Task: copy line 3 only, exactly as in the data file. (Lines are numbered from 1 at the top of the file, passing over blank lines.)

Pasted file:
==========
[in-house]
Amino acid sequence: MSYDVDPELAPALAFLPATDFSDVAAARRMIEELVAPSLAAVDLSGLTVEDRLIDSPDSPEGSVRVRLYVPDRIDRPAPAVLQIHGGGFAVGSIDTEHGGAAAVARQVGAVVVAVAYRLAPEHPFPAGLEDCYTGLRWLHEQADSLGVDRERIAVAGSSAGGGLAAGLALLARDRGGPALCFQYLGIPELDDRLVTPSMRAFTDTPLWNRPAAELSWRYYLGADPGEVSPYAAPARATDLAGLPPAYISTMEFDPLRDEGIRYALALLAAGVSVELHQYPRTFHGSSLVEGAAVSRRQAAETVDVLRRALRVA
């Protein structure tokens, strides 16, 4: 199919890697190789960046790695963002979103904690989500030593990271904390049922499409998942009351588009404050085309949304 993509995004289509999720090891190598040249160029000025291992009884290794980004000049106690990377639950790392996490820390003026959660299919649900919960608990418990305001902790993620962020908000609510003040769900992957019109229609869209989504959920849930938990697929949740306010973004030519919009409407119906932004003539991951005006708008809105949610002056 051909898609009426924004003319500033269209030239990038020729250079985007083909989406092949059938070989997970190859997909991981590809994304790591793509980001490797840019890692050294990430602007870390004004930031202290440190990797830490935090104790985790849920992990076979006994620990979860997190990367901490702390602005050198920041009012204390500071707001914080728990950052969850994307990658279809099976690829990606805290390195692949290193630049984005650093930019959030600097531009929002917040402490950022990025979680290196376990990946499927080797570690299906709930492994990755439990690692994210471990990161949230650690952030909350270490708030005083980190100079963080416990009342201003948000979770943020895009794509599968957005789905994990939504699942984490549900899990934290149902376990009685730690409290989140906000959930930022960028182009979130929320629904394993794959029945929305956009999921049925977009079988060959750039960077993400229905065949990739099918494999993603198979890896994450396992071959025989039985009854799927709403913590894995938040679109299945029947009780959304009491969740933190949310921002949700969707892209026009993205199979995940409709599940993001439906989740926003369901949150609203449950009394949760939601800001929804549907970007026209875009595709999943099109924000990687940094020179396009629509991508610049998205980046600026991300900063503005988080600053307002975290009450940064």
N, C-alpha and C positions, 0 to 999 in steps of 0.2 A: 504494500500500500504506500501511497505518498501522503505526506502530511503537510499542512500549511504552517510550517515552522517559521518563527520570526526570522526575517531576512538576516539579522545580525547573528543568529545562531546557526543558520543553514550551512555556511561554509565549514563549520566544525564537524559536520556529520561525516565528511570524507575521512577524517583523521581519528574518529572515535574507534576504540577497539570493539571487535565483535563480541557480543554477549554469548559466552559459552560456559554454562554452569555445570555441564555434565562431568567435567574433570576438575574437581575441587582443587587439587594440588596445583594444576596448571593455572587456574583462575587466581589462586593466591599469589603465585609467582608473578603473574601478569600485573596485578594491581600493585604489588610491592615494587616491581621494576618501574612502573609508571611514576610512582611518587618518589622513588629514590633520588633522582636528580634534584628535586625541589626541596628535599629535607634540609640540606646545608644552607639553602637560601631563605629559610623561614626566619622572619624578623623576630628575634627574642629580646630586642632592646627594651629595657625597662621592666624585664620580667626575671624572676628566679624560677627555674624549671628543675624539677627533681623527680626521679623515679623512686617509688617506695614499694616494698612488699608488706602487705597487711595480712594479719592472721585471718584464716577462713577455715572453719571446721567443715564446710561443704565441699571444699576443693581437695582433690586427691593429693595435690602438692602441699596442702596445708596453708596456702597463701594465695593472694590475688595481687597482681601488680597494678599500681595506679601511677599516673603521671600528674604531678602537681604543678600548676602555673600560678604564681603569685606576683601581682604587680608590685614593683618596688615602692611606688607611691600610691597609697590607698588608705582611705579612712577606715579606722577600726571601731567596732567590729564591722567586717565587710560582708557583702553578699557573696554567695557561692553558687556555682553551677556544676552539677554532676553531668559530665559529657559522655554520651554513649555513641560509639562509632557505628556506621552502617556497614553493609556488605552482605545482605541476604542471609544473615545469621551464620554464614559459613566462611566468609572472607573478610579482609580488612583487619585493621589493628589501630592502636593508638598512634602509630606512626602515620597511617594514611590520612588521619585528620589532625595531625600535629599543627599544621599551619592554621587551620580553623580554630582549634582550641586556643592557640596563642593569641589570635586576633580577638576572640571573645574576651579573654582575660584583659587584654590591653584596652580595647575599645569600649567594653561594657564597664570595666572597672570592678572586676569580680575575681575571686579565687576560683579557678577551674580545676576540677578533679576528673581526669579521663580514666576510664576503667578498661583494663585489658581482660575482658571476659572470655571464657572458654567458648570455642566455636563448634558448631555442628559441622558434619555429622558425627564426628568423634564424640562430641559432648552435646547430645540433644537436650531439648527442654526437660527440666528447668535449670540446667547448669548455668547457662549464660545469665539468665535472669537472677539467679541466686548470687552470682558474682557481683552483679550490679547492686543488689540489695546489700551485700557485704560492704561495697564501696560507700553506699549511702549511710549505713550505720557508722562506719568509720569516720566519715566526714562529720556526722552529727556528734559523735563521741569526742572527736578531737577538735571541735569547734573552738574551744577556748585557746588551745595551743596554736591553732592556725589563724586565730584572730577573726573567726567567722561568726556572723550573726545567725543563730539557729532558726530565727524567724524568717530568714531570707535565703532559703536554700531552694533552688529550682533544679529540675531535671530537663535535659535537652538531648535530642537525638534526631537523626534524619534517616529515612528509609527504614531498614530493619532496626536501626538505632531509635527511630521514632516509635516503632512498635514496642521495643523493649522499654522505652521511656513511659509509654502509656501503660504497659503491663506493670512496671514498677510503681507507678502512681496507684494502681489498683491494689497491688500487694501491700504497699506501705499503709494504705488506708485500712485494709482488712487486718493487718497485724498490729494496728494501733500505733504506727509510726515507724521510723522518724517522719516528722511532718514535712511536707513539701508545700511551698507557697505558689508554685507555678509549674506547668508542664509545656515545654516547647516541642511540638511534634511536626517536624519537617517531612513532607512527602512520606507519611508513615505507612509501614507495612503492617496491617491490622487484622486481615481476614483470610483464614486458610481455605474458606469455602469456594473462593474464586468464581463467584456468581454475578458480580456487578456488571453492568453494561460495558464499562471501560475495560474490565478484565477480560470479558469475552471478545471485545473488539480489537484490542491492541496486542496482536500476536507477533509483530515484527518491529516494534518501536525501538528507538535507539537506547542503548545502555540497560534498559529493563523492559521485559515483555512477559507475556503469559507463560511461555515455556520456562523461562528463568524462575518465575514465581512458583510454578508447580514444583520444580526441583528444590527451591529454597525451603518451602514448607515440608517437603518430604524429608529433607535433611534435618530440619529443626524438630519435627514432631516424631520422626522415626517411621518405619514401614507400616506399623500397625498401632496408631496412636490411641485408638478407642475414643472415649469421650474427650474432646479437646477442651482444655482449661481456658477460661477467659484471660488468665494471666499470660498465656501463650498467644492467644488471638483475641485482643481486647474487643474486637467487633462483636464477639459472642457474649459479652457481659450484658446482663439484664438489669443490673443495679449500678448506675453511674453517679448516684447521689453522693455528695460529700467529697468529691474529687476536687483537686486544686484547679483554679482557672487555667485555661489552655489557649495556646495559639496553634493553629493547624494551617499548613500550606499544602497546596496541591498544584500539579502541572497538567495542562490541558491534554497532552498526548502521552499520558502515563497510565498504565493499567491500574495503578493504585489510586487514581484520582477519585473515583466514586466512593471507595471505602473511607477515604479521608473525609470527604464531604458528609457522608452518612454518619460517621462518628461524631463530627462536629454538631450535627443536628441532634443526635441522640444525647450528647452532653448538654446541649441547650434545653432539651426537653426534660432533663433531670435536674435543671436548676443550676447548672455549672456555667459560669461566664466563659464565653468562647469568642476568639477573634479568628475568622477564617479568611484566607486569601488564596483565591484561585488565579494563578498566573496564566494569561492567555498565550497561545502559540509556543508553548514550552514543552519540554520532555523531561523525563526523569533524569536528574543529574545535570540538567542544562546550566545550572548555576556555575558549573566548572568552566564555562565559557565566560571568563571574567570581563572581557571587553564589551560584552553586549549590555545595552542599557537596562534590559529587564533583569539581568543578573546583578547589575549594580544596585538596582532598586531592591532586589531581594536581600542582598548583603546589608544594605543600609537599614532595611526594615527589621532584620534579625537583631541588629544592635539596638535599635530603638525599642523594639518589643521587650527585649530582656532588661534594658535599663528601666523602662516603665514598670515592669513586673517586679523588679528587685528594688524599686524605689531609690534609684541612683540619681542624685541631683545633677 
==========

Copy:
């Protein structure tokens, strides 16, 4: 199919890697190789960046790695963002979103904690989500030593990271904390049922499409998942009351588009404050085309949304 993509995004289509999720090891190598040249160029000025291992009884290794980004000049106690990377639950790392996490820390003026959660299919649900919960608990418990305001902790993620962020908000609510003040769900992957019109229609869209989504959920849930938990697929949740306010973004030519919009409407119906932004003539991951005006708008809105949610002056 051909898609009426924004003319500033269209030239990038020729250079985007083909989406092949059938070989997970190859997909991981590809994304790591793509980001490797840019890692050294990430602007870390004004930031202290440190990797830490935090104790985790849920992990076979006994620990979860997190990367901490702390602005050198920041009012204390500071707001914080728990950052969850994307990658279809099976690829990606805290390195692949290193630049984005650093930019959030600097531009929002917040402490950022990025979680290196376990990946499927080797570690299906709930492994990755439990690692994210471990990161949230650690952030909350270490708030005083980190100079963080416990009342201003948000979770943020895009794509599968957005789905994990939504699942984490549900899990934290149902376990009685730690409290989140906000959930930022960028182009979130929320629904394993794959029945929305956009999921049925977009079988060959750039960077993400229905065949990739099918494999993603198979890896994450396992071959025989039985009854799927709403913590894995938040679109299945029947009780959304009491969740933190949310921002949700969707892209026009993205199979995940409709599940993001439906989740926003369901949150609203449950009394949760939601800001929804549907970007026209875009595709999943099109924000990687940094020179396009629509991508610049998205980046600026991300900063503005988080600053307002975290009450940064």